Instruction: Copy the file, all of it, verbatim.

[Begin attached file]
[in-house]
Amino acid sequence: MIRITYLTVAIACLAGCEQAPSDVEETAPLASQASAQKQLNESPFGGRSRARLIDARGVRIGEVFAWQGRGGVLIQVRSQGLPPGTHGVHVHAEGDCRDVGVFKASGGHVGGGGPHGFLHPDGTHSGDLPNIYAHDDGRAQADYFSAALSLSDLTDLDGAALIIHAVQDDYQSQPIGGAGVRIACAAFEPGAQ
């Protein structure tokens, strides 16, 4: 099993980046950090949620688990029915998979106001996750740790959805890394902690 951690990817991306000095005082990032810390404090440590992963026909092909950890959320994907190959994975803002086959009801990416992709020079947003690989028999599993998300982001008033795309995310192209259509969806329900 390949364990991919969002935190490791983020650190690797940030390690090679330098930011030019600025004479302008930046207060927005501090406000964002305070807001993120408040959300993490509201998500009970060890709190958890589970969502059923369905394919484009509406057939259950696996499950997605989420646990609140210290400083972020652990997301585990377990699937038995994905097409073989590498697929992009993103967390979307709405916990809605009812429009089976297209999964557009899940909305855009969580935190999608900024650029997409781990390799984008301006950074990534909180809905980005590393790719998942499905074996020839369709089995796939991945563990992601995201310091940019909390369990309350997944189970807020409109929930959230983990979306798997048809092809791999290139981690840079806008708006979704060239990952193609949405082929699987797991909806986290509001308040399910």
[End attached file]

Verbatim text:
[in-house]
Amino acid sequence: MIRITYLTVAIACLAGCEQAPSDVEETAPLASQASAQKQLNESPFGGRSRARLIDARGVRIGEVFAWQGRGGVLIQVRSQGLPPGTHGVHVHAEGDCRDVGVFKASGGHVGGGGPHGFLHPDGTHSGDLPNIYAHDDGRAQADYFSAALSLSDLTDLDGAALIIHAVQDDYQSQPIGGAGVRIACAAFEPGAQ
């Protein structure tokens, strides 16, 4: 099993980046950090949620688990029915998979106001996750740790959805890394902690 951690990817991306000095005082990032810390404090440590992963026909092909950890959320994907190959994975803002086959009801990416992709020079947003690989028999599993998300982001008033795309995310192209259509969806329900 390949364990991919969002935190490791983020650190690797940030390690090679330098930011030019600025004479302008930046207060927005501090406000964002305070807001993120408040959300993490509201998500009970060890709190958890589970969502059923369905394919484009509406057939259950696996499950997605989420646990609140210290400083972020652990997301585990377990699937038995994905097409073989590498697929992009993103967390979307709405916990809605009812429009089976297209999964557009899940909305855009969580935190999608900024650029997409781990390799984008301006950074990534909180809905980005590393790719998942499905074996020839369709089995796939991945563990992601995201310091940019909390369990309350997944189970807020409109929930959230983990979306798997048809092809791999290139981690840079806008708006979704060239990952193609949405082929699987797991909806986290509001308040399910």